Nielsen confirms the obvious, or is there more to it?

September 30, 2011 by Dave Haynes

Research from Nielsen released the other day drew the forehead-slapper conclusion that advertising shown on multiple platforms substantially increases recall, as opposed to just seeing the ad on TV.

My initial reaction was, “Well … yeah. Of course.”

But I also thought, there had to be some reason Nielsen, working with Google, had looked into this.

Nielsen says the media lab study it did had participants view related content across a TV, computer, smartphone and tablet. A 15-second video ad promoting a luxury car was shown to different groups in different ways.

In the group that was exposed to TV ads alone, 50 percent of people correctly attributed the ad to the correct auto brand. For groups that saw the ad across all screens – TV, computer, smartphone and tablet – the ability to remember the brand jumped dramatically to nearly three-in-four (74%).

Similarly, only 22 percent of the group exposed to just the TV ad was able to correctly remember that the ad was for a 4-door sedan versus 39 percent of the group that saw the ad across all screens.

While research shows that TV remains the strongest driver of awareness, the study demonstrates that the addition of online and mobile campaigns returns the highest overall brand impact.

OK, but that still seemed pretty obvious in terms of more ad frequency resulting in higher recall.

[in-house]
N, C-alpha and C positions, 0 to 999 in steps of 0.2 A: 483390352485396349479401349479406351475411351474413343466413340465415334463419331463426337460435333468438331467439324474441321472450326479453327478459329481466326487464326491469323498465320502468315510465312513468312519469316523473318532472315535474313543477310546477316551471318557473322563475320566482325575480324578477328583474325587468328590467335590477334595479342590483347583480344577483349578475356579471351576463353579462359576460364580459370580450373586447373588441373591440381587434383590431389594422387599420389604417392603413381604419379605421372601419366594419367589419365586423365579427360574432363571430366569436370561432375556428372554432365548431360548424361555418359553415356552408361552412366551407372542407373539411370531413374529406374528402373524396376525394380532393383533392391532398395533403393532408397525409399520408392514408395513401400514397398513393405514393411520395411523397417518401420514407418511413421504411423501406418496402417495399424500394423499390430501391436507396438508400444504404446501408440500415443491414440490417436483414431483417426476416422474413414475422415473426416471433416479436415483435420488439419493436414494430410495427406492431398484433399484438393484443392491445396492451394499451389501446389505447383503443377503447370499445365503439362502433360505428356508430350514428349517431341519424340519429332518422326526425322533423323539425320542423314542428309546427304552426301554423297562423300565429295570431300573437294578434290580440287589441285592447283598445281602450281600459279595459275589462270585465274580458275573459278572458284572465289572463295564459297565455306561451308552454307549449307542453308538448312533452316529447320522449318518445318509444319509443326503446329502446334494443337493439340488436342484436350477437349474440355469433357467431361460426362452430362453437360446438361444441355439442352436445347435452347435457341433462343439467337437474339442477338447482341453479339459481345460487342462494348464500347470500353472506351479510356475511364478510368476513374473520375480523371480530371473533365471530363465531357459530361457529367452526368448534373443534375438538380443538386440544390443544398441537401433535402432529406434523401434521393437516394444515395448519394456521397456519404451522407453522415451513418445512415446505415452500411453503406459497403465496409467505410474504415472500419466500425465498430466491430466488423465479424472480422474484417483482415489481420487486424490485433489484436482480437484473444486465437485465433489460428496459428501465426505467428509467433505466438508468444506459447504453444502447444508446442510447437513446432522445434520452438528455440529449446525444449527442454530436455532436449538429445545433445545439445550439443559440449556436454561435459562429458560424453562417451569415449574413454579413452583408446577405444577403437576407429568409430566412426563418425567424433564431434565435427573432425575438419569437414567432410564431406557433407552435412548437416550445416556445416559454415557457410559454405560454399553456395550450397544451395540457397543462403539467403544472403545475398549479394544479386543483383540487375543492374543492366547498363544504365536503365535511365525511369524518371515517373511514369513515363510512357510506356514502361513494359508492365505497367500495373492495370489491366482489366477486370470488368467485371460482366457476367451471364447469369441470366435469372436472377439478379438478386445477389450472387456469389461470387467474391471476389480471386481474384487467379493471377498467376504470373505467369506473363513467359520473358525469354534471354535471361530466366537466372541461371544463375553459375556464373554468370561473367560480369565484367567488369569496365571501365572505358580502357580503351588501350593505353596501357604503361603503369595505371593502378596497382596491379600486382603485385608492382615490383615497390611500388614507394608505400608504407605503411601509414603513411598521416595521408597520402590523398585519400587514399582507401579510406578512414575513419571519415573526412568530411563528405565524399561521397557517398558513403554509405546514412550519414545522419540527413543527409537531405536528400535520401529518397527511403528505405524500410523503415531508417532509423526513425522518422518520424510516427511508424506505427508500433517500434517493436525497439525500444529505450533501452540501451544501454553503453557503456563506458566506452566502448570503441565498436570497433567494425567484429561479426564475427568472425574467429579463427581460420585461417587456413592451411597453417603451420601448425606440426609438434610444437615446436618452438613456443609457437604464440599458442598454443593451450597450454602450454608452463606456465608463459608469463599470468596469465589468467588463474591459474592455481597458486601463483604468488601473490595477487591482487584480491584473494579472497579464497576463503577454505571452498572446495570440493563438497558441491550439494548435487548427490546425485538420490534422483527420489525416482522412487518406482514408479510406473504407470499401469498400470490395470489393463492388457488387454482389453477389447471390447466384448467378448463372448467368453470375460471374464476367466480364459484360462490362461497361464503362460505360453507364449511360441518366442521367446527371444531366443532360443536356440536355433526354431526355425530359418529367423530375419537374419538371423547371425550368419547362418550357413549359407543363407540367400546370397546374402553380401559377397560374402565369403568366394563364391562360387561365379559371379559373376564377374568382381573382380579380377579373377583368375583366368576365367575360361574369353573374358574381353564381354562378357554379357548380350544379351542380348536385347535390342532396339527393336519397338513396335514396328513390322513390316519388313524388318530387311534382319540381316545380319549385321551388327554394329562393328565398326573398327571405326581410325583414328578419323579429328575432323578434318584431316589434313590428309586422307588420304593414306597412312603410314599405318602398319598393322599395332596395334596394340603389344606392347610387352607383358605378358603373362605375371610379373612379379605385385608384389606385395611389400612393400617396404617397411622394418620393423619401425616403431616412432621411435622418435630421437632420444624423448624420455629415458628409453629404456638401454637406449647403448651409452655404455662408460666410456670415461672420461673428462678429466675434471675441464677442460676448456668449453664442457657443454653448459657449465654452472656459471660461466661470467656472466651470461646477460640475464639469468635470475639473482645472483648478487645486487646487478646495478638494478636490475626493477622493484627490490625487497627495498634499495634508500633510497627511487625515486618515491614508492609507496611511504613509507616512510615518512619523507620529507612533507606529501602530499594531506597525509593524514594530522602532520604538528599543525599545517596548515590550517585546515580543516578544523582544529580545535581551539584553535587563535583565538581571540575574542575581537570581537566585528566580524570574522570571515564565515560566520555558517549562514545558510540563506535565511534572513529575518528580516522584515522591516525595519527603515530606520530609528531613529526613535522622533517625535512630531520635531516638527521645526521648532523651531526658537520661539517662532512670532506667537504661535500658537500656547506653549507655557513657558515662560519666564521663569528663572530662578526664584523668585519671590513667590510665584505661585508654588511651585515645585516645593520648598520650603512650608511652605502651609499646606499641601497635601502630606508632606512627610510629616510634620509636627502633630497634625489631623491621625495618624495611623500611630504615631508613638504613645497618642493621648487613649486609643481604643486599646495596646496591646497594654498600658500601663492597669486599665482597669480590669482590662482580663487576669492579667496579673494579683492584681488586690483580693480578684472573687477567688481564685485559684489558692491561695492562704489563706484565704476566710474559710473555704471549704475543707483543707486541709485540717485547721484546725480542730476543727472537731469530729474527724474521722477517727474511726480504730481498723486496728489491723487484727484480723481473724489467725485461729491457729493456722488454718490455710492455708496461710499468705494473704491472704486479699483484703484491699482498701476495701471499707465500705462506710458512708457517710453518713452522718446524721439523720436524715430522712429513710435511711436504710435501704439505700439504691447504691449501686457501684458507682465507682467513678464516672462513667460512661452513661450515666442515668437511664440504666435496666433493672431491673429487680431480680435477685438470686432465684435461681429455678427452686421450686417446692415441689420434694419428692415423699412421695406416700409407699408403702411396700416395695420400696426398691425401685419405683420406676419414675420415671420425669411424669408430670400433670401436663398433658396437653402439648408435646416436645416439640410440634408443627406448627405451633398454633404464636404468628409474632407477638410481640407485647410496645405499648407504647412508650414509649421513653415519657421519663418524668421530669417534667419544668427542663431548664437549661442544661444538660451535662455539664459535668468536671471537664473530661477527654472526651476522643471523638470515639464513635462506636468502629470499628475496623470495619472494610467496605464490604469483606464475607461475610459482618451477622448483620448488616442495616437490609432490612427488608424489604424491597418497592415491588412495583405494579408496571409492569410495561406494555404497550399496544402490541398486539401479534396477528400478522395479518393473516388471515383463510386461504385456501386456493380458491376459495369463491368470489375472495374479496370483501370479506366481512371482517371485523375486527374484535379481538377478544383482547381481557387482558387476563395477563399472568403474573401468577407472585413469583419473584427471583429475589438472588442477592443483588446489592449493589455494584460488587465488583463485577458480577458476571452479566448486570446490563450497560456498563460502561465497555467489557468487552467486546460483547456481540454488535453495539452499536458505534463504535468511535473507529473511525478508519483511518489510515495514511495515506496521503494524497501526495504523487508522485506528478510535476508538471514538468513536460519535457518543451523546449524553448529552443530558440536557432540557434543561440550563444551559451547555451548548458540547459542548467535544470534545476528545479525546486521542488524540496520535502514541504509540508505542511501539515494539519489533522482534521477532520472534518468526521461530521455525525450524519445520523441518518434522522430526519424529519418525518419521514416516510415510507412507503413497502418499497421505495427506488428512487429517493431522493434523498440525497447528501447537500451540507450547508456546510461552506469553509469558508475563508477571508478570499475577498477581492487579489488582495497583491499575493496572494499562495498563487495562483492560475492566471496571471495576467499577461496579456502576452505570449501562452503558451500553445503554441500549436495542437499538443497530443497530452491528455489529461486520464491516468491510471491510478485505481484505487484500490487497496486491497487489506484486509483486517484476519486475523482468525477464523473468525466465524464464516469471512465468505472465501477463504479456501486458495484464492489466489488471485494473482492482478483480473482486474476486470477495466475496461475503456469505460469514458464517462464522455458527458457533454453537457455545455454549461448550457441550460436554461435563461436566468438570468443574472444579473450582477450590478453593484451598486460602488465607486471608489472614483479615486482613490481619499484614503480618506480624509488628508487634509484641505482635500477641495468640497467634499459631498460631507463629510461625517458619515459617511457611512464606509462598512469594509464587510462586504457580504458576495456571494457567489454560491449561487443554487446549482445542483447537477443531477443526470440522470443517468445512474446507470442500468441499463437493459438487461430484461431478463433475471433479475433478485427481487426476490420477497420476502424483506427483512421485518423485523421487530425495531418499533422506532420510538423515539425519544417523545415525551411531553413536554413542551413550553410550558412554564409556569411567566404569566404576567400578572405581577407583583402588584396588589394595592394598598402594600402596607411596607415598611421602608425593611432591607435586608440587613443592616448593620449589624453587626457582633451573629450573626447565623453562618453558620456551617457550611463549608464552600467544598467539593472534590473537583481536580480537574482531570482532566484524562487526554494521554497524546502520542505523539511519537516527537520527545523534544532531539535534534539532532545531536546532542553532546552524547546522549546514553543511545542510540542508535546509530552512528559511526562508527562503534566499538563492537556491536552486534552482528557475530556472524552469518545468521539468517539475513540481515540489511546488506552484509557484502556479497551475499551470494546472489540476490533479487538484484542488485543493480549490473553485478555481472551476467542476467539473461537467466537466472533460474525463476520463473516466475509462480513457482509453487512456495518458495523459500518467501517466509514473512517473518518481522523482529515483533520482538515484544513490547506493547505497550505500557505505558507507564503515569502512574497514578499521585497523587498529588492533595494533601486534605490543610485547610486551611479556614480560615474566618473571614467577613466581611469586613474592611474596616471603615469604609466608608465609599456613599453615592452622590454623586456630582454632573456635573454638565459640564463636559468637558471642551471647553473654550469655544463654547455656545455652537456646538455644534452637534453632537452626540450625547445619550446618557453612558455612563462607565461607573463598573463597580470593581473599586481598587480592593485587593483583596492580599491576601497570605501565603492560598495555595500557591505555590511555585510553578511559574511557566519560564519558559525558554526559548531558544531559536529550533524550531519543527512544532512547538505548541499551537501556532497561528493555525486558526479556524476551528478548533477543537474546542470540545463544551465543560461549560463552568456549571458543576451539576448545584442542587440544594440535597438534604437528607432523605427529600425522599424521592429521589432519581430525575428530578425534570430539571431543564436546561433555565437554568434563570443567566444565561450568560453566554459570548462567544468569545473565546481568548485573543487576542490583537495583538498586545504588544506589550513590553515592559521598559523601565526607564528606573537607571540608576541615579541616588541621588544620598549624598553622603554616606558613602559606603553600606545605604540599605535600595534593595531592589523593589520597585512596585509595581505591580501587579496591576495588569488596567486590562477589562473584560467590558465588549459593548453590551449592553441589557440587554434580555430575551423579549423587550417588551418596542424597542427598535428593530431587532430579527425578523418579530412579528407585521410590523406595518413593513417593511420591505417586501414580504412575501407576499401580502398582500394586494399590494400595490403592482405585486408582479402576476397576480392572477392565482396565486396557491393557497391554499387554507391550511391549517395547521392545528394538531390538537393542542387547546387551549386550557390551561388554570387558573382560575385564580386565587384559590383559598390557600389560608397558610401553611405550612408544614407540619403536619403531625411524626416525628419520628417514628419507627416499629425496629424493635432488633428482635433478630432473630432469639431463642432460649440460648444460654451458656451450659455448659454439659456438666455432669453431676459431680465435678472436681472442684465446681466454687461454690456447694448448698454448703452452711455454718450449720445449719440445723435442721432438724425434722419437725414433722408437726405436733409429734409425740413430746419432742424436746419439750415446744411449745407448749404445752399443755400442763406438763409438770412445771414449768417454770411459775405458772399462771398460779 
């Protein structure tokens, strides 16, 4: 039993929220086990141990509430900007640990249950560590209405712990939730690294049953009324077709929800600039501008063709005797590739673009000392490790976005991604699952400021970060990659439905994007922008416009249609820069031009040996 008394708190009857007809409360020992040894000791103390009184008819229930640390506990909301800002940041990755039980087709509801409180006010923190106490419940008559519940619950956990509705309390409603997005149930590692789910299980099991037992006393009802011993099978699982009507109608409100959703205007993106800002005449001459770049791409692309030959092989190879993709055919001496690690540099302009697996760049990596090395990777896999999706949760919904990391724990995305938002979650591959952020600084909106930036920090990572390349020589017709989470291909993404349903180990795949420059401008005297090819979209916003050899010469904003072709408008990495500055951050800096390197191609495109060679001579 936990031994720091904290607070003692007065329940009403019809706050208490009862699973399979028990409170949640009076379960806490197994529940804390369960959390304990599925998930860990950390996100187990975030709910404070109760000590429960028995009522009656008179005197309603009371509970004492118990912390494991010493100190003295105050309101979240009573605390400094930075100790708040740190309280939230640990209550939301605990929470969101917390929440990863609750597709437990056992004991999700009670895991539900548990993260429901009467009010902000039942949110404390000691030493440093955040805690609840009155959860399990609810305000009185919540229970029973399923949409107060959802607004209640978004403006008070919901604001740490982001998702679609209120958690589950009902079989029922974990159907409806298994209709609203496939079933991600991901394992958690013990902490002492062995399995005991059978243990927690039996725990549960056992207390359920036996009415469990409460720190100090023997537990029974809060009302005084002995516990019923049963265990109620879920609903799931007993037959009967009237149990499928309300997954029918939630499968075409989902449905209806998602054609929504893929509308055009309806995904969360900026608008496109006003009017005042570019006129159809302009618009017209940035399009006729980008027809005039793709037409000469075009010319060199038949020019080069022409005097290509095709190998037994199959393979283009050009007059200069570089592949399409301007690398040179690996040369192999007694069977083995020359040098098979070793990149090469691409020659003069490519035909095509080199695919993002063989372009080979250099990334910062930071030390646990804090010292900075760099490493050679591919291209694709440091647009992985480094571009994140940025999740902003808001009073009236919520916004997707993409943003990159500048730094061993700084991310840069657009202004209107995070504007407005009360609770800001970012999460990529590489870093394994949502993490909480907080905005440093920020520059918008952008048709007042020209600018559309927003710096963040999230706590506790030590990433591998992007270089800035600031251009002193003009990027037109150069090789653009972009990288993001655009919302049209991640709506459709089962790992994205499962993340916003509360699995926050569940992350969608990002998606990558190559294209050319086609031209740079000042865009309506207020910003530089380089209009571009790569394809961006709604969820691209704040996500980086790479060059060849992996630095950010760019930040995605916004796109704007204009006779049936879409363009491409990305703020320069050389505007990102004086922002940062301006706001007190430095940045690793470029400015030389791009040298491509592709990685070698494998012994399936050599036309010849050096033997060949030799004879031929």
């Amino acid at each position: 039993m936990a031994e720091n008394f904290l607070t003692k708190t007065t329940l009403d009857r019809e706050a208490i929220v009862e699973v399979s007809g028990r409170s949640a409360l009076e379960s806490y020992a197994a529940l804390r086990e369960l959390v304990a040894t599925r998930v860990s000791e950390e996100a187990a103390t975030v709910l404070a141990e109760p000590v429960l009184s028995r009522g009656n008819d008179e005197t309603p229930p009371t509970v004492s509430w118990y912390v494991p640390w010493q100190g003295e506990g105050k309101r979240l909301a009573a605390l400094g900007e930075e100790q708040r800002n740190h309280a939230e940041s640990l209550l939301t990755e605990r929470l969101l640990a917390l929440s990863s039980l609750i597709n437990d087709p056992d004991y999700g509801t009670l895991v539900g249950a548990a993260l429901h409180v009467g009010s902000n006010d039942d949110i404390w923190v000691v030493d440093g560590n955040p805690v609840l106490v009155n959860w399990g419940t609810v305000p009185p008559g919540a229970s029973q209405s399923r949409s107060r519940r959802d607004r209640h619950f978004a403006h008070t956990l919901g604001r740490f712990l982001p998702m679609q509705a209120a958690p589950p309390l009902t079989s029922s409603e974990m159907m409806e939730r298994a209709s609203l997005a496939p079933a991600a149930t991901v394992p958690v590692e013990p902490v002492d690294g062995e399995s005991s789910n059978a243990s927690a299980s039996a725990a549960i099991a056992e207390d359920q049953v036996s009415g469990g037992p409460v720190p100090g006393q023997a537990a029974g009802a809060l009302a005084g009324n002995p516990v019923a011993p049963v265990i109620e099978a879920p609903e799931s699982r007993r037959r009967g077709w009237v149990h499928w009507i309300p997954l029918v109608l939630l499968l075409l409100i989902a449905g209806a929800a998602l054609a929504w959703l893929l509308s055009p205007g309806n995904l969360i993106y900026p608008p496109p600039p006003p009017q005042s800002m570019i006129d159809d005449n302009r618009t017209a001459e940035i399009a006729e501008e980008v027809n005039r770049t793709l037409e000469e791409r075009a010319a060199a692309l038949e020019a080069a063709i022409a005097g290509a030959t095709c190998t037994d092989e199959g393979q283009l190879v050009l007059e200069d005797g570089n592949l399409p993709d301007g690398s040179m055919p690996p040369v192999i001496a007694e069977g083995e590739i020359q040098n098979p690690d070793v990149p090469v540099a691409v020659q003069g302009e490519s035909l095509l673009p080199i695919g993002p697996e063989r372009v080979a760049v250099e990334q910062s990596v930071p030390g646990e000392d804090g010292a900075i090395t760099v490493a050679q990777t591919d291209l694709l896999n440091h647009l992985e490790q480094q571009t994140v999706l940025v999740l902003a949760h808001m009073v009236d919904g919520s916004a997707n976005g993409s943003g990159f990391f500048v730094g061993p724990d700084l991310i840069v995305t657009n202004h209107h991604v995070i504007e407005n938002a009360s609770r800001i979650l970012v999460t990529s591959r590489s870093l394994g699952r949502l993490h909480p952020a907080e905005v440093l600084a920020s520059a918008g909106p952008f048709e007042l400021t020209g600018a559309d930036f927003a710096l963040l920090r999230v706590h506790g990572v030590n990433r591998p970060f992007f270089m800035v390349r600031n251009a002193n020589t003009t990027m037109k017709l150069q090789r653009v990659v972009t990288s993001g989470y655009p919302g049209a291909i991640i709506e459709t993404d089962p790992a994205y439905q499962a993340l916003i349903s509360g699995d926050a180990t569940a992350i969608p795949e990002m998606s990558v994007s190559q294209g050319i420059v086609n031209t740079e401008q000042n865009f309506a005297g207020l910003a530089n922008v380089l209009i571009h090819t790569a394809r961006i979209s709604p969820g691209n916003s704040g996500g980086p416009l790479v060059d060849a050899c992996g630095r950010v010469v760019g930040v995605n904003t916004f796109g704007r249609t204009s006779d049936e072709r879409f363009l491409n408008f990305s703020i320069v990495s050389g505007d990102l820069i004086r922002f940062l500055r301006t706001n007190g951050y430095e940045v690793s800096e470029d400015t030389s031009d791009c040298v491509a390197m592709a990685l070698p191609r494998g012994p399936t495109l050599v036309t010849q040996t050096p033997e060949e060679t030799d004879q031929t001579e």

The Media Decoder blogger in the NY Times took a run at the research and started by suggesting the convention wisdom has consumers confused or overwhelmed when ads are aimed at them on different screens in multiple media.

It goes into a little more detail about the research and the thinking behind it, but also points to a Google blog that talks about the value of exposures across multiple screens.

If you’re an advertiser, reads the post on Google’s mobile ads blog, you might be wondering which is the best screen to reach your customers on. The answer is: all of them. These screens are better together. Each screen fills a specific need state consumers have for information at different, complementary points in the day.  Failing to invest in any of these three digital screens not only leaves the door open for competitors to engage with your customers, but also could mean a missed opportunity for brand awareness and sales either on the device itself or through driving potential customers into your place of business.  

Google’s people are referring to tablets, mobile screens and desktop PCs, but this just reinforces what a lot of media people involved or looking at Digital Out Of Home say about integrated media buys that cross many platforms. All screens complement each other, and screens that reach people through the day are part of that mix.

  1. Barnaby Page says:

    There was some Clear Channel research a little while ago along similar lines:

    The upshot seems to be that the message grows geometrically more effective as more media are added.

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